Many (most?) virtual machines for dynamically typed languages use tagged integers. On a 32-bit system the “natural” tagsize for a value is 2 bits since objects are (or can easily be) 4-byte aligned. This gives you the ability to distinguish between four different types of values each with 30 bits of data, or three different types where two have 30 bits and one has 31 bits of data. V8 uses the latter model: 31 bit integers, 30 bit object pointers and 30 bit “failure” pointers used for internal bookkeeping. On 64-bit systems the natural tagsize is 3 which allows for more types of tagged values, and inspired by this I’ve been playing around with tagging another kind of value: double precision floating-point numbers.

Whenever you want to tag a value you need to find space in the value for the tag. With objects it’s easy: they’re already aligned so the lowest few bits are automatically free:

oooooooooooooo..oooooooooooooo000 (untagged)

oooooooooooooo..oooooooooooooottt (tagged)

With integers no bits are free automatically so you only tag if the highest bits are the same, by shifting the lowest bits up and adding the tag in the lowest bits, for instance:

0000iiiiiiiiiiiii..iiiiiiiiiiiiii (untagged)

0iiiiiiiiiiiii..iiiiiiiiiiiiiittt (tagged)

The reason both the highest bits 0000 and 1111 work is that when you shift up by 3 there will be one bit of the original 4 left, and when shifting down again sign extension spreads that bit back out over all the top 4 bits.

With doubles it becomes harder to find free bits. A double is represented as one sign bit *s*, an 11-bit exponent *e* and a 52 bit fraction, *f*:

seeeeeeeeeeeffffffffff..fffffffff (untagged)

The value of the number is (-1)^{s}2^{e}1.*f*.

To get a feel for how this representation works I tried decomposing some different values into into their parts, here using single precision but the same pattern applies to double precision:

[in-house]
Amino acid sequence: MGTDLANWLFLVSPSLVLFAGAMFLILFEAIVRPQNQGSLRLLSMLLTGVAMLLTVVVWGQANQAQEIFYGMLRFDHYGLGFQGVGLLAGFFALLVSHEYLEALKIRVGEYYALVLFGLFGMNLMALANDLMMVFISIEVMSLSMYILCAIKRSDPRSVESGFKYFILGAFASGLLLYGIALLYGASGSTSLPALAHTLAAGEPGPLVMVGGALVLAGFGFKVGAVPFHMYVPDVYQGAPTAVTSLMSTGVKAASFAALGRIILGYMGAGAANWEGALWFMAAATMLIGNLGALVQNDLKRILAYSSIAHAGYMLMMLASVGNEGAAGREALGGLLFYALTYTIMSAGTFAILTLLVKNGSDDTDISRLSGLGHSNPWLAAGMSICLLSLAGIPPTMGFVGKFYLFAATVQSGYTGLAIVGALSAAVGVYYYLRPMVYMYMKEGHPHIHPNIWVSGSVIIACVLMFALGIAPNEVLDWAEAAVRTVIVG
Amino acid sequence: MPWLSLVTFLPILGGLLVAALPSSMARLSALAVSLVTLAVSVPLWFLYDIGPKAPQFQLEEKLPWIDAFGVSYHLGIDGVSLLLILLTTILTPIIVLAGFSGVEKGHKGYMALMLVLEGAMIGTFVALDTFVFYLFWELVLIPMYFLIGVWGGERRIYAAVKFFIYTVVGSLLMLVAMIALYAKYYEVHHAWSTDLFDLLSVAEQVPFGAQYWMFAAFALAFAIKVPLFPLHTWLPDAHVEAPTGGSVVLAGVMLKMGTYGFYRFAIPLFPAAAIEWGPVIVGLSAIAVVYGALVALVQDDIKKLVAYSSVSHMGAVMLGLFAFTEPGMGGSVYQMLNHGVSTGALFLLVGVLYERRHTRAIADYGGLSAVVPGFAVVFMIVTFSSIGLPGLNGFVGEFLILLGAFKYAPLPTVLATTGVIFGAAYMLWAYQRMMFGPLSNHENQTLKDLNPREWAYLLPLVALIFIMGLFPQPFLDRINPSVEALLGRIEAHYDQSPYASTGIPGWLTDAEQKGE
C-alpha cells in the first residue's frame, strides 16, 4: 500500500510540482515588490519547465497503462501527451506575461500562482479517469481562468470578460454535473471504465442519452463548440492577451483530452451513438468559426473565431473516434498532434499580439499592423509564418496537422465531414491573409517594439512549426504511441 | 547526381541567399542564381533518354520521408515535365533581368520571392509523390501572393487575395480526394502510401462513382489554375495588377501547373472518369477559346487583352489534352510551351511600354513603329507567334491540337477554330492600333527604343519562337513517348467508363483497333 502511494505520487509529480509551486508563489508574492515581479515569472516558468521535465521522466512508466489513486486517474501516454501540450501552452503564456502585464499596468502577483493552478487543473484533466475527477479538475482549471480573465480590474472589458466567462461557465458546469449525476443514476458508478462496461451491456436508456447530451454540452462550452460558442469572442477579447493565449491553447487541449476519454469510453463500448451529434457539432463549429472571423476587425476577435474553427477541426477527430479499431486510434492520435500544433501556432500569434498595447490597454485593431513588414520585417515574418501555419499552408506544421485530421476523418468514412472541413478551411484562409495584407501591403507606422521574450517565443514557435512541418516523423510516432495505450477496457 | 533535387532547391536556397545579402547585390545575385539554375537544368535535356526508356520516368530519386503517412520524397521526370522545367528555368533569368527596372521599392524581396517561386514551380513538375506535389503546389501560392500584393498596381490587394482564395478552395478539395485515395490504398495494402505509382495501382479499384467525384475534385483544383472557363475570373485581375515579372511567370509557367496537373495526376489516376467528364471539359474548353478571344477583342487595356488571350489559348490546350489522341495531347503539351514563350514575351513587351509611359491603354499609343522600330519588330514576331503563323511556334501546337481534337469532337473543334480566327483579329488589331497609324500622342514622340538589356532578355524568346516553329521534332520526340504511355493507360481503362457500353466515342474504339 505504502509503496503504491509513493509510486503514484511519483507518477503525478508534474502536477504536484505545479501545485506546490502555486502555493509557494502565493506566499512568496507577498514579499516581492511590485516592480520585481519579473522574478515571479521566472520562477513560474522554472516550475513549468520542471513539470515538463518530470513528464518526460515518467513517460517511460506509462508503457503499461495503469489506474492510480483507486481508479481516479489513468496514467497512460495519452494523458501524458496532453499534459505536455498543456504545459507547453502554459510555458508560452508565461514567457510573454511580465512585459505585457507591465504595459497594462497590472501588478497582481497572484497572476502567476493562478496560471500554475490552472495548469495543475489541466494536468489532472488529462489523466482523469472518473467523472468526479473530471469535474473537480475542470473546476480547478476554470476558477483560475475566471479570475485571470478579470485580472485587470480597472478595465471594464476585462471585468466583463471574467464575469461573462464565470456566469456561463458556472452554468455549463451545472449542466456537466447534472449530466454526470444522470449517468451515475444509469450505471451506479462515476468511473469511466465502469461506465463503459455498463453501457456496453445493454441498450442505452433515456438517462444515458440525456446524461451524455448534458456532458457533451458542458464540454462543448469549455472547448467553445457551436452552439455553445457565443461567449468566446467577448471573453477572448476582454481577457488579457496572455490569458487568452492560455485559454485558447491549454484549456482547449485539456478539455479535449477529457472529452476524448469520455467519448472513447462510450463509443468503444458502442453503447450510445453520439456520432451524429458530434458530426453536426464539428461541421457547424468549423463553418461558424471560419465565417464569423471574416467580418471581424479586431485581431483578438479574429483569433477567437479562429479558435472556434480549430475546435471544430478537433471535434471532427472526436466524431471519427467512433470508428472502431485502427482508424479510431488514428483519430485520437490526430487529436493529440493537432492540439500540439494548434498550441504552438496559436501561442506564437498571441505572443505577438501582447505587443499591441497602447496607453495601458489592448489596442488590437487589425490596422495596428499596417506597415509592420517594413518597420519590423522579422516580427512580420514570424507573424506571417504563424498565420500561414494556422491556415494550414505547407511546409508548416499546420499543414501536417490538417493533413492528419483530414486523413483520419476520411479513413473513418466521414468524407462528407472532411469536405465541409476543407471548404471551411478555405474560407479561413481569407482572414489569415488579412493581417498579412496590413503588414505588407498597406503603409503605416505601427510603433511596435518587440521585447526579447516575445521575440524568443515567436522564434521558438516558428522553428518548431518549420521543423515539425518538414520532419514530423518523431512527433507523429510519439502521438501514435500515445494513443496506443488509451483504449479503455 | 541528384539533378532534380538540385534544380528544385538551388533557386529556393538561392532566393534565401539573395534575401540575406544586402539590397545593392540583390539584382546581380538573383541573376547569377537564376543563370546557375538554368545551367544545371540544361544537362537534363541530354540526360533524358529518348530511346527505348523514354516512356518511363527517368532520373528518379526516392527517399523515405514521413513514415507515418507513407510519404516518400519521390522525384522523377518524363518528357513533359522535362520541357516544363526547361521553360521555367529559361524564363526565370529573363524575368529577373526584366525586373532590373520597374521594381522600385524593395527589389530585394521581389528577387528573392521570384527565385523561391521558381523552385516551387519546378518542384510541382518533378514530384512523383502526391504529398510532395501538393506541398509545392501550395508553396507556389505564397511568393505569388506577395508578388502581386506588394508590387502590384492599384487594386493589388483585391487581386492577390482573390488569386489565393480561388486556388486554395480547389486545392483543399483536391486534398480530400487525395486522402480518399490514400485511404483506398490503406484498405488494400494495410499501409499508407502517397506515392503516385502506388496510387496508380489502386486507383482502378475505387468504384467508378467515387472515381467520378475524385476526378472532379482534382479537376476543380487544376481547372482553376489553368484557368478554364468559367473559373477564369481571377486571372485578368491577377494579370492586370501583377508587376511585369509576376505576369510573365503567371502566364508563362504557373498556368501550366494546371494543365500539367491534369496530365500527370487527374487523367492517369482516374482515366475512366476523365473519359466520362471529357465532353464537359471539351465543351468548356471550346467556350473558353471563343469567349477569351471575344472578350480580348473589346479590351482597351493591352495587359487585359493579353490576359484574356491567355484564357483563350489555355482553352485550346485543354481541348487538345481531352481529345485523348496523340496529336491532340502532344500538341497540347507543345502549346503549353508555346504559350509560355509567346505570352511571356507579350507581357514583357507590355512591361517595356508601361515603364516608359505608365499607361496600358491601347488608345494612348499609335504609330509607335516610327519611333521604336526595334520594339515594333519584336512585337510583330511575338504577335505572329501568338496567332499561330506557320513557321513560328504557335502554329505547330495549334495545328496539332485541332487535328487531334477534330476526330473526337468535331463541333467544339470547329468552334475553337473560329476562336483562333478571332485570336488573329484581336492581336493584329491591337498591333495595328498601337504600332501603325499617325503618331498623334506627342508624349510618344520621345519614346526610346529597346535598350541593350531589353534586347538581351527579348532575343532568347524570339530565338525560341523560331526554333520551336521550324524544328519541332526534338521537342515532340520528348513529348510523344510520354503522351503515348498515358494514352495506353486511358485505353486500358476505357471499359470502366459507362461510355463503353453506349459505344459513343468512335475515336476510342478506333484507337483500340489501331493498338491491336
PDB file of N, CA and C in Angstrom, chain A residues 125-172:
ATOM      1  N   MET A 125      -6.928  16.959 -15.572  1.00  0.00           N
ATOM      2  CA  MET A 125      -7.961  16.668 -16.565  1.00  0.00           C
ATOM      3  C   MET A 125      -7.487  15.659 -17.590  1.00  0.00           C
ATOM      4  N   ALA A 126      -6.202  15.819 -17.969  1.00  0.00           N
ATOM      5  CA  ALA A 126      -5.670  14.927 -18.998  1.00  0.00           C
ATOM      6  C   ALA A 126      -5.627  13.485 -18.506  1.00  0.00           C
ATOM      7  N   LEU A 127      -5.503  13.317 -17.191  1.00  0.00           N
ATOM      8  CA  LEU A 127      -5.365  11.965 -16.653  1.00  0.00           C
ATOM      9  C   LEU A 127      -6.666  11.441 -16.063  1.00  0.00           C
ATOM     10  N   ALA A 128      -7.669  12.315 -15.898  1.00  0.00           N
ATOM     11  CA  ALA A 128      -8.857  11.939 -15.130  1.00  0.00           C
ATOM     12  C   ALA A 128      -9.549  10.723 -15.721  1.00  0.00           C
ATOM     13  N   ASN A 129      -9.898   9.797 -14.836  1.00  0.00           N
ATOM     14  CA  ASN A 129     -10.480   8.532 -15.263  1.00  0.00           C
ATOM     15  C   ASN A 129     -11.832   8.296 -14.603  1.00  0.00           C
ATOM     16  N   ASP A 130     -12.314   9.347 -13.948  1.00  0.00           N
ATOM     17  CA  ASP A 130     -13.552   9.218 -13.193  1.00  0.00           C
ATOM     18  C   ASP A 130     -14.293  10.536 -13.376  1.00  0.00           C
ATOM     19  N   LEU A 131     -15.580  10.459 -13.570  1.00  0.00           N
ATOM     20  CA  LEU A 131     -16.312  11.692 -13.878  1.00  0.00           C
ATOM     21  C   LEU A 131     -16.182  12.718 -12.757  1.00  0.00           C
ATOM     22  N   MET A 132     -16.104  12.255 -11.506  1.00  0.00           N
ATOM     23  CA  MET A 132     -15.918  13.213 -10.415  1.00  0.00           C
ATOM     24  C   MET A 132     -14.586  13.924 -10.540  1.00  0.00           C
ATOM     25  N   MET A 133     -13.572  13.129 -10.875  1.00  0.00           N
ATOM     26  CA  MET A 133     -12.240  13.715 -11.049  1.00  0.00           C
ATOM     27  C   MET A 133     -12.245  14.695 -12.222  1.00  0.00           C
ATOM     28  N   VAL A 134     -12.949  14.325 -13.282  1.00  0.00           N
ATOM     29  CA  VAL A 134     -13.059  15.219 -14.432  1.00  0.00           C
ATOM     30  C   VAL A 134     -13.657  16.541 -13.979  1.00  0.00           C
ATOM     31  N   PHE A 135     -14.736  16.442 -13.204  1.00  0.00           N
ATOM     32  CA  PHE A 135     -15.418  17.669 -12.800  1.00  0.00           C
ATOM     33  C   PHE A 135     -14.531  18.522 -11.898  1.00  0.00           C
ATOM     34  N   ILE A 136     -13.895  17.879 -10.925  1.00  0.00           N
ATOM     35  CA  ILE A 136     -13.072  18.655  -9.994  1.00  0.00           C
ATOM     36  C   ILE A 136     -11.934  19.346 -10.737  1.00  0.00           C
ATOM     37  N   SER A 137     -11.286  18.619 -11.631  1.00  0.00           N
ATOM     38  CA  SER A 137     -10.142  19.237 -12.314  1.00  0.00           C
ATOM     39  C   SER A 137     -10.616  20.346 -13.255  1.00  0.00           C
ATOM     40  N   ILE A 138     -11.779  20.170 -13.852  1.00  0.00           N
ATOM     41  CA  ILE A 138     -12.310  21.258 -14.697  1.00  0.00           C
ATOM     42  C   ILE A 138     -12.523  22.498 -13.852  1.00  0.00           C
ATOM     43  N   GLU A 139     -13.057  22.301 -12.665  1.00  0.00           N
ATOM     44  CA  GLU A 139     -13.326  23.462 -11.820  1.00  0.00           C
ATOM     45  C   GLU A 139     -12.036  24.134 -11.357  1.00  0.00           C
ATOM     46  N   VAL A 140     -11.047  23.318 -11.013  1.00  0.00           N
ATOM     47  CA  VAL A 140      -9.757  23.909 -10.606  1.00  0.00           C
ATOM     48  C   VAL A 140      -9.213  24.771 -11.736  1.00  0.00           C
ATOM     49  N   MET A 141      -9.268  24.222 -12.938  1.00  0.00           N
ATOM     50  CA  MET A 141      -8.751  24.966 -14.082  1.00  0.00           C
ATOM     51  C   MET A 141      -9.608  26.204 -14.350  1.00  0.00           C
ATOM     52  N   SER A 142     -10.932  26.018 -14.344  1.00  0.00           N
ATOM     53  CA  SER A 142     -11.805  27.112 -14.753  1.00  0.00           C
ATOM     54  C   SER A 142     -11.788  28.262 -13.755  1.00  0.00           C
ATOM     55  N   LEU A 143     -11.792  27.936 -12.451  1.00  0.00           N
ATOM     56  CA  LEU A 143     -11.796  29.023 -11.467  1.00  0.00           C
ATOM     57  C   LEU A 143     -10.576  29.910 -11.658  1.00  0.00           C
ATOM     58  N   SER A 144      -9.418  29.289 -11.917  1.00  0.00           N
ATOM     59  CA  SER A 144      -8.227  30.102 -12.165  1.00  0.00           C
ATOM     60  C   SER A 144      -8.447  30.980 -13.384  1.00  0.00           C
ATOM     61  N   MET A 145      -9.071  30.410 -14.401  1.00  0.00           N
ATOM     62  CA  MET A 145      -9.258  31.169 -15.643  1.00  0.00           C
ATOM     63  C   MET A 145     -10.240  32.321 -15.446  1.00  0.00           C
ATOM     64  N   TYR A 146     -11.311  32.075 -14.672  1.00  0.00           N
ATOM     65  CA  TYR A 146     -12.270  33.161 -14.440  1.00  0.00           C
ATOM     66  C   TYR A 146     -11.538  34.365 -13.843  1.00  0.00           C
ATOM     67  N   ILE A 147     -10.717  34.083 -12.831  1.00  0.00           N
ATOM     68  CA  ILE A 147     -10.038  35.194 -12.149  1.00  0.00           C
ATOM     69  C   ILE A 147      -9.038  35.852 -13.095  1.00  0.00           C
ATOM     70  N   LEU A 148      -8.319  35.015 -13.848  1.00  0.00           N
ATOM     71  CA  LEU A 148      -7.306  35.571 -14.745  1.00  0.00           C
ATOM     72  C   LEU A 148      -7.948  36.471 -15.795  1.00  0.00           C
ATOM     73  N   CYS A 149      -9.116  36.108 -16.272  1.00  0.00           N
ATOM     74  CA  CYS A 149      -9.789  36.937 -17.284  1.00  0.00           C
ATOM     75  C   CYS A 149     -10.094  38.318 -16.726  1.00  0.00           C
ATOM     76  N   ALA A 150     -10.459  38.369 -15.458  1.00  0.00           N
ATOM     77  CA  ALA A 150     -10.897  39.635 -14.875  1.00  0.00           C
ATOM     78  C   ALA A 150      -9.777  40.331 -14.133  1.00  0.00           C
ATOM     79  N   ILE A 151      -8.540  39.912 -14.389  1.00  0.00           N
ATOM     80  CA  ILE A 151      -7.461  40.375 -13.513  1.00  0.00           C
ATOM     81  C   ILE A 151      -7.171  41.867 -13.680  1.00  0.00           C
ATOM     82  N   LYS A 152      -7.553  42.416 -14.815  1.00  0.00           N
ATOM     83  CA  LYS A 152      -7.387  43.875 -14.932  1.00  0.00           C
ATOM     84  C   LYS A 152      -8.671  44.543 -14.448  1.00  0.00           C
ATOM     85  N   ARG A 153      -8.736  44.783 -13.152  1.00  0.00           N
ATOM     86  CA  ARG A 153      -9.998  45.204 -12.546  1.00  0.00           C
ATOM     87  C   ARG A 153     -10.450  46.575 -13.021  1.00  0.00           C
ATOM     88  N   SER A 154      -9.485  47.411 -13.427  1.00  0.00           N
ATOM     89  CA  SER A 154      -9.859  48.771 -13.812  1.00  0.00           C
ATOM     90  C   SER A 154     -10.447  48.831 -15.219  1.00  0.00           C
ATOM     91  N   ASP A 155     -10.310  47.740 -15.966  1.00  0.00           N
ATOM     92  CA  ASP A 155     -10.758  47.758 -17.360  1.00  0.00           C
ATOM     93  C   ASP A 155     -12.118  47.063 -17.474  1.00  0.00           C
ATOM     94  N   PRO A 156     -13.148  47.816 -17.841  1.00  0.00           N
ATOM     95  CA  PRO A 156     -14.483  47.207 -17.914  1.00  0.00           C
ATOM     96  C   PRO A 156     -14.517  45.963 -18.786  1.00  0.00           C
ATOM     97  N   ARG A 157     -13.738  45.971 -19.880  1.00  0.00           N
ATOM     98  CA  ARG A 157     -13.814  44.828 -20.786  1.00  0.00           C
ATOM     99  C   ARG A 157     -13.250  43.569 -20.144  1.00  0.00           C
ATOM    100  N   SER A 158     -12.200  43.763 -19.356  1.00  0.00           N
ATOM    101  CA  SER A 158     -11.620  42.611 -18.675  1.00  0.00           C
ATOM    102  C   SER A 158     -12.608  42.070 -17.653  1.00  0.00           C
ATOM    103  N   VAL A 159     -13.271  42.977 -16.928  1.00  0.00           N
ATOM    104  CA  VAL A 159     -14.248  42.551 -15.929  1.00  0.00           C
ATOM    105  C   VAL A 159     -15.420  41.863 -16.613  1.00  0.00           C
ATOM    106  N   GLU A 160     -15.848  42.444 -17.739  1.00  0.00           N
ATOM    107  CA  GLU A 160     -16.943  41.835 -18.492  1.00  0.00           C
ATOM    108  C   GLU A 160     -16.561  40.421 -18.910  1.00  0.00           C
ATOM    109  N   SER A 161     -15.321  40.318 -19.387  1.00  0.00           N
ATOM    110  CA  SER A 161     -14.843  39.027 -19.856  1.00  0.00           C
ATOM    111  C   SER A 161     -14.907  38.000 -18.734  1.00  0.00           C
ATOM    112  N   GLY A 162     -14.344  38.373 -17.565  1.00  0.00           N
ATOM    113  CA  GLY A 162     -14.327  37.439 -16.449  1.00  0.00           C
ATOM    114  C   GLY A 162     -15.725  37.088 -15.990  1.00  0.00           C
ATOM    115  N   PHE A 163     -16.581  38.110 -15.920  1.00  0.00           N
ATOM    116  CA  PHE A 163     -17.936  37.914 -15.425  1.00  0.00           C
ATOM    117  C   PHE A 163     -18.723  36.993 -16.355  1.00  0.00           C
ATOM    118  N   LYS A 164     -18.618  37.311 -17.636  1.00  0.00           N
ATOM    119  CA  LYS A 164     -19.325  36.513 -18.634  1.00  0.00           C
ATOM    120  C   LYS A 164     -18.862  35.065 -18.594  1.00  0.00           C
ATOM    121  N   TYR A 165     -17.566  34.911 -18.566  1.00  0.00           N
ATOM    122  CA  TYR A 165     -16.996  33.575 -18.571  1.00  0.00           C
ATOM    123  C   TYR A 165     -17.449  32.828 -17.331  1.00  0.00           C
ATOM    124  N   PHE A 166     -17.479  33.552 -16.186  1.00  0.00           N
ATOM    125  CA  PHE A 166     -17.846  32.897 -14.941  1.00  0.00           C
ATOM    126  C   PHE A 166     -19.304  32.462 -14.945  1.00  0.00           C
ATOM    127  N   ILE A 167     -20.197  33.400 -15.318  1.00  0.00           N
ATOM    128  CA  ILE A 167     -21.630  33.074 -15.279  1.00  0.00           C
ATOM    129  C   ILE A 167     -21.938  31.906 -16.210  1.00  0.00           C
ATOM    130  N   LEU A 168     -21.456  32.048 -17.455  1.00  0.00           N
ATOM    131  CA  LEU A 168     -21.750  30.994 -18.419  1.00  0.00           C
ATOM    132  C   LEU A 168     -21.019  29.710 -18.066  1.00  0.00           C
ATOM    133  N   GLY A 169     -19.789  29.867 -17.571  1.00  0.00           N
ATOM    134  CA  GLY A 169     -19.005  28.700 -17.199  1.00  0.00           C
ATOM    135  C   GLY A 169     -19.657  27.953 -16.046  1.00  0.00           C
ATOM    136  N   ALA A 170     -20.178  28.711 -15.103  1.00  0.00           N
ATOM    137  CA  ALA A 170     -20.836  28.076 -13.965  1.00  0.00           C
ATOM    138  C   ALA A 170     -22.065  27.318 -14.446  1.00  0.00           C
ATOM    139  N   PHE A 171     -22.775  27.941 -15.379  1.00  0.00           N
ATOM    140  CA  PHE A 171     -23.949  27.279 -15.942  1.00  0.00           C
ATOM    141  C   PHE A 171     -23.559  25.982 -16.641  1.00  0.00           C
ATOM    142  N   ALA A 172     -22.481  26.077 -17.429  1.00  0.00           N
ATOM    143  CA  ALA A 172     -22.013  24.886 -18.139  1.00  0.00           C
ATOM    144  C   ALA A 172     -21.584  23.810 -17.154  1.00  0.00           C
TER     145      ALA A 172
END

valuesignexponentfraction1.0 0 0 1 -1.0 1 0 1 2.0 0 1 1 0.5 0 -1 1 3.0 0 1 1.5 100.0 0 6 1.5625 10000.0 0 13 1.2207031 -10000.0 1 13 1.2207031 0.0001 0 -14 1.6384 0 0 -127 0.0 (denormalized) NaN 0 128 1.5 Infinity 0 128 1.0

Looking at this table it’s clear that in an interval around ±1.0, starting close to 0.0 on the one side and stretching far out into the large numbers, the exponent stays fairly small. There are 11 bits available to the exponent, that’s a range from -1022 to 1023 since one exponent is used for special values, but for all values between 0.0001 and 10000 for instance its actual value only runs from -14 to 13.

Even though the high bits of the exponent are unused for many numbers you can’t just grab them for the tag. The 11 exponent bits don’t contain the exponent directly but its value plus a bias of 1023, apparently to make comparison of doubles easier. But after subtracting the bias from the exponent it is indeed just a matter of stealing its top three bits of the value (leaving the sign bit in place):

su000uuuuuuuffffffffff..fffffffff (untagged, bias subtracted)

suuuuuuuuffffffffff..fffffffffttt (tagged, bias subtracted)

Using this approach all doubles whose exponent is between -127 and 128 can be tagged. Since single precision numbers use 8 bits for the exponent all numbers between the numerically greatest and numerically smallest single precision numbers, positive and negative, can be represented as tagged doubles. One potential concern is that this encoding does not allow ±0.0, NaNs or ±∞ but I’m not too worried about that; it’s easy to handle 0.0 specially and it’s unclear how problematic the other values are.

What’s the performance of this? The short answer is: I don’t know, haven’t tried it. The long answer is: I can guess and I’m fairly certain that it’s worth it.

One reason it might *not* be worth it is if most doubles are not covered by this. To test this I instrumented v8 to test each time a heap number was allocated whether the value would fit as a tagged double. Furthermore I disabled some optimizations that avoid number allocation to make sure the allocation routines saw as many numbers as possible. The results after running the v8 benchmarks were encouraging: